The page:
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LastPass Password Manager Fixes Major Flaw | Hacker Nucleus

LastPass has recommended its users to avoid using its plugins while it is trying to fix a major vulnerability that could allow hackers to steal passwords or run a code.

The hole in the system was discovered by a security researcher at Google, who informed the company of its existence in accordance with responsible disclosure norms – without publicly stating how the bug is exploited. As a result, the password manager firm warned its users, saying that it was actively addressing the vulnerability, which appeared to be “unique and highly sophisticated”. Since the company didn’t want to disclose anything specific about the flaw or its fix, the users can expect a more detailed explanation after the bug is fixed.

LastPass listed 3 steps that users could take in order to keep themselves safe: launch websites directly from the LastPass Vault, use two-factor authentication, and beware of phishing attacks.

The Google’s security researcher who discovered the flaw has been focusing research efforts on LastPass for some time now within the framework of his work with Google’s Project Zero. The latter is a side project of Google devoted to finding and reporting security flaws in other company’s products. A week earlier, LastPass already issued a fix for a pair of issues reported by the Project Zero security researcher.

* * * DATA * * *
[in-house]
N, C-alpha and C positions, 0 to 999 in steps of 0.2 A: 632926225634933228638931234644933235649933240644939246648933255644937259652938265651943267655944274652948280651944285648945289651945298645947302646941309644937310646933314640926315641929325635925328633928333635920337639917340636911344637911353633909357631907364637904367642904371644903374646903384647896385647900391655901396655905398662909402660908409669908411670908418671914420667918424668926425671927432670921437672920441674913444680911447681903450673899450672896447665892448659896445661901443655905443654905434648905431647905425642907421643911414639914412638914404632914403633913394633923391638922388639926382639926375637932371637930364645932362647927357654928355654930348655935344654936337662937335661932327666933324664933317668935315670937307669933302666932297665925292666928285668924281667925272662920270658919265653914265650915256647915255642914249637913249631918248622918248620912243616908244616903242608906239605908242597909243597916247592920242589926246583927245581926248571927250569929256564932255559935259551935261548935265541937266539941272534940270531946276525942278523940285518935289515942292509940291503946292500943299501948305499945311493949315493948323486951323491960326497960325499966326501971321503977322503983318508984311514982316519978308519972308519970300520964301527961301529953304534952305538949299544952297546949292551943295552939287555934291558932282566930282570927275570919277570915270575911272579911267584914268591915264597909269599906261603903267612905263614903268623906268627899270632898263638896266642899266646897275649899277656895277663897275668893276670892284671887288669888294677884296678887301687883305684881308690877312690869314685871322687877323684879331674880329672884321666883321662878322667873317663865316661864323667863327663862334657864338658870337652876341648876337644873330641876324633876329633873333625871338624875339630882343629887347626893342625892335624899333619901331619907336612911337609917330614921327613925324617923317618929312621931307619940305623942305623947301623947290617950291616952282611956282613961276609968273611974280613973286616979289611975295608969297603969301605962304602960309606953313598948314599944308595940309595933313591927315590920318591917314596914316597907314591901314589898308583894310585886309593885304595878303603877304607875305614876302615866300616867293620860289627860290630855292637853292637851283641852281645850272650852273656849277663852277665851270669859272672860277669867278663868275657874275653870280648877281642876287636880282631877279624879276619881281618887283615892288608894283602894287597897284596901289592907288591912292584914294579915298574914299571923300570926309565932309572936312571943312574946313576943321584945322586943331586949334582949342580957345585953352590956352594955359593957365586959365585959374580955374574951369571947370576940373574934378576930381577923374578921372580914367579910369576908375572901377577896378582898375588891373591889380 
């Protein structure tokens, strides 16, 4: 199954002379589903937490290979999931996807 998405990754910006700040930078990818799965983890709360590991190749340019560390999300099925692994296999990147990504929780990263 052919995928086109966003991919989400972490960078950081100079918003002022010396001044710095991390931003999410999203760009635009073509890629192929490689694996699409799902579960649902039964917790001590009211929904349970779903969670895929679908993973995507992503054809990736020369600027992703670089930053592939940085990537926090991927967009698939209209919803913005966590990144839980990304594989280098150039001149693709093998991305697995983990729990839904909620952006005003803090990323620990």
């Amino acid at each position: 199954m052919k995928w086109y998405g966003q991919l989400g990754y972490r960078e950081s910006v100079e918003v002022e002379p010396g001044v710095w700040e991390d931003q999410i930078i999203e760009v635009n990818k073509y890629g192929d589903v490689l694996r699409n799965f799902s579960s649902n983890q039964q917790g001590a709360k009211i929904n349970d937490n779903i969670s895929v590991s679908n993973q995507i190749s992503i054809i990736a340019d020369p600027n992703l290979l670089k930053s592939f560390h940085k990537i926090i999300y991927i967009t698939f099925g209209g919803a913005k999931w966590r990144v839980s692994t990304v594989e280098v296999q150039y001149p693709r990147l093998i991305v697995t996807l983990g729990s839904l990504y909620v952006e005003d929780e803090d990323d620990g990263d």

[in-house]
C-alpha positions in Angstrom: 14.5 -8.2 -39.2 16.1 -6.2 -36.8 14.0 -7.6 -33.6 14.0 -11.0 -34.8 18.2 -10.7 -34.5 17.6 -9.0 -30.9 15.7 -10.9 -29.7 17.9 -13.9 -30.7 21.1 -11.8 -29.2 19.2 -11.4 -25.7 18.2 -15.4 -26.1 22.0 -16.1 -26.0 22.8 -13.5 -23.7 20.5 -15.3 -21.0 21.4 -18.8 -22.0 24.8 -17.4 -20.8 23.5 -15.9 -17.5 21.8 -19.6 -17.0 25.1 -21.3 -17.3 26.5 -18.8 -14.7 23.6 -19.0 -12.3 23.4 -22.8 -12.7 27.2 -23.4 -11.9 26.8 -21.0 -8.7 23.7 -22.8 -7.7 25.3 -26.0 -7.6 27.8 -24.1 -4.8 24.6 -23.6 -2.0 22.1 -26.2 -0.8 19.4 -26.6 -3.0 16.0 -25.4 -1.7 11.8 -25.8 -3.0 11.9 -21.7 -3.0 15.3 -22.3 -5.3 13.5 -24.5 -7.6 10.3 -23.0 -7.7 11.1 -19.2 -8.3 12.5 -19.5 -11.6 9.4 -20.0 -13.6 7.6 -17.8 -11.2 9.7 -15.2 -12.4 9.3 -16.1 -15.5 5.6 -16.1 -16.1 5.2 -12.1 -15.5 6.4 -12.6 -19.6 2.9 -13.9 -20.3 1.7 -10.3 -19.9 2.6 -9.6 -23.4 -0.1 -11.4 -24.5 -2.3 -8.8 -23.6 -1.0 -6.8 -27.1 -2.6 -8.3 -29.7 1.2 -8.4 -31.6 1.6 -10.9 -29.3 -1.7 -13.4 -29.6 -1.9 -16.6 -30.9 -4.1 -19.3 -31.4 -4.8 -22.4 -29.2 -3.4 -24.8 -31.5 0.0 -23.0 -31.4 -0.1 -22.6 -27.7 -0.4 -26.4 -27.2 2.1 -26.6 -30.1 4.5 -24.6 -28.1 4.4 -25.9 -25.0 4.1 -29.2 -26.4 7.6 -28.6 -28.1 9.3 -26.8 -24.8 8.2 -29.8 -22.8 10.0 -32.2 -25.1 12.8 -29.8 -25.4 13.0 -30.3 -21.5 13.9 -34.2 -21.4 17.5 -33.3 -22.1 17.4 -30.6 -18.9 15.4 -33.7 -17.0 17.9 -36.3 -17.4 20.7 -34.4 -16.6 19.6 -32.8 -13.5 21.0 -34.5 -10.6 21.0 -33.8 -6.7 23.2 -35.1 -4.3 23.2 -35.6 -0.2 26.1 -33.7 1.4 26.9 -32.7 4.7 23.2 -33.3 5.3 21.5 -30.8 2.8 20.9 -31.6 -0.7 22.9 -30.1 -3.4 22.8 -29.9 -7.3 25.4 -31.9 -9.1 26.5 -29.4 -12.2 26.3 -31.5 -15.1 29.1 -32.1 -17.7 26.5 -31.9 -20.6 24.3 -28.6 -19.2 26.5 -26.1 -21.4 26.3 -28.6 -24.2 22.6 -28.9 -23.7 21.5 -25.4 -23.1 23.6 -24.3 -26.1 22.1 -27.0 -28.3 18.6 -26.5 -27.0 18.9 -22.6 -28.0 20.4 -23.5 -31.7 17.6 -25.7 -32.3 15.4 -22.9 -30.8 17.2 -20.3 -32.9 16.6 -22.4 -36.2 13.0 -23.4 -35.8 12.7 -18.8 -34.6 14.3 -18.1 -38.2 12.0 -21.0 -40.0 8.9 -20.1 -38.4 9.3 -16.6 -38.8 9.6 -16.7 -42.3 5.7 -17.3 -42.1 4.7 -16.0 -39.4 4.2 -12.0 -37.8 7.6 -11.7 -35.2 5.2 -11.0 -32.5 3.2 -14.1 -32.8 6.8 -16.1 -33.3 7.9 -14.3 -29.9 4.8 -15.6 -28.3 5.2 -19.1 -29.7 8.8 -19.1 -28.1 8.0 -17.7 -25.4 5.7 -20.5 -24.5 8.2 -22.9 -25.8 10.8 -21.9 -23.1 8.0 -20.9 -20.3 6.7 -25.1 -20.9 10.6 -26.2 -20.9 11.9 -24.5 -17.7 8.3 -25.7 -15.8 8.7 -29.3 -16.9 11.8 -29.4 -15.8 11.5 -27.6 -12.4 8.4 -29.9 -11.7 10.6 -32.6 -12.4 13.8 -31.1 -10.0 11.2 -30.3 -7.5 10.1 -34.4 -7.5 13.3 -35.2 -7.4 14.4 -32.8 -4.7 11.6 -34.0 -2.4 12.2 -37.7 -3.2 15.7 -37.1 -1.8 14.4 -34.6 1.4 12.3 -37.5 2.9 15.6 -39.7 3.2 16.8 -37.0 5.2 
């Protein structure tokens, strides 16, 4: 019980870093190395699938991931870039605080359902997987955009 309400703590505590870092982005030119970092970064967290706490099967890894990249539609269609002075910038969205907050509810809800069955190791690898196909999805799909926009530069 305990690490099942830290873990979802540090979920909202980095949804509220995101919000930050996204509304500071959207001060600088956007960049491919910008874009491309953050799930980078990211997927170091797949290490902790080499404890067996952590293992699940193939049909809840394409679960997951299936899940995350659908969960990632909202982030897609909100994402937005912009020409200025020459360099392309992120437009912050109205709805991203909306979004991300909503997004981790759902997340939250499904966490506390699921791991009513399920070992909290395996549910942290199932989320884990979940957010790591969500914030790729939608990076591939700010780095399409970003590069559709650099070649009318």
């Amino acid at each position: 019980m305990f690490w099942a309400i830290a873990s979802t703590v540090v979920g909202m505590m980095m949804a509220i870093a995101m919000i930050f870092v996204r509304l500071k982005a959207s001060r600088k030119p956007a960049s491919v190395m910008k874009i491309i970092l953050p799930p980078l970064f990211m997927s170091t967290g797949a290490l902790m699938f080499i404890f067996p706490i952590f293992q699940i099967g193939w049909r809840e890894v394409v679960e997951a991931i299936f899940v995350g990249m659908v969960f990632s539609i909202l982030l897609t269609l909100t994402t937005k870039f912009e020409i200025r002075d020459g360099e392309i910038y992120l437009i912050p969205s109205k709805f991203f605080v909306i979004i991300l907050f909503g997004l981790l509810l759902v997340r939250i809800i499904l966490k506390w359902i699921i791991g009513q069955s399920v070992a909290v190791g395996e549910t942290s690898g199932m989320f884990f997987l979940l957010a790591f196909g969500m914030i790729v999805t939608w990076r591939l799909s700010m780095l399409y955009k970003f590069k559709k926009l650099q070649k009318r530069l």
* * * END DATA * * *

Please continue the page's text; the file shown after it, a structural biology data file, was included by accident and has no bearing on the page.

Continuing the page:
However, even despite the existence of vulnerabilities in password managers like LastPass, security experts still recommend using them. In fact, password reuse is considered a more pressing security issue for the majority of users than the targeted hack: the statistics show that data breaches occur far too more often that such attacks. This is why anything preventing the damage from spreading beyond the affected website is very important. It is clear that the vast majority of people can’t remember enough unique, strong passwords for each website they use.

On the other hand, some security researchers have concerns over the password manager usage – for example, Microsoft researchers from Carleton University in Canada argued three years ago that password managers introduce a single point of failure because users not only can be hacked but also simply lose or forget the password to the manager.

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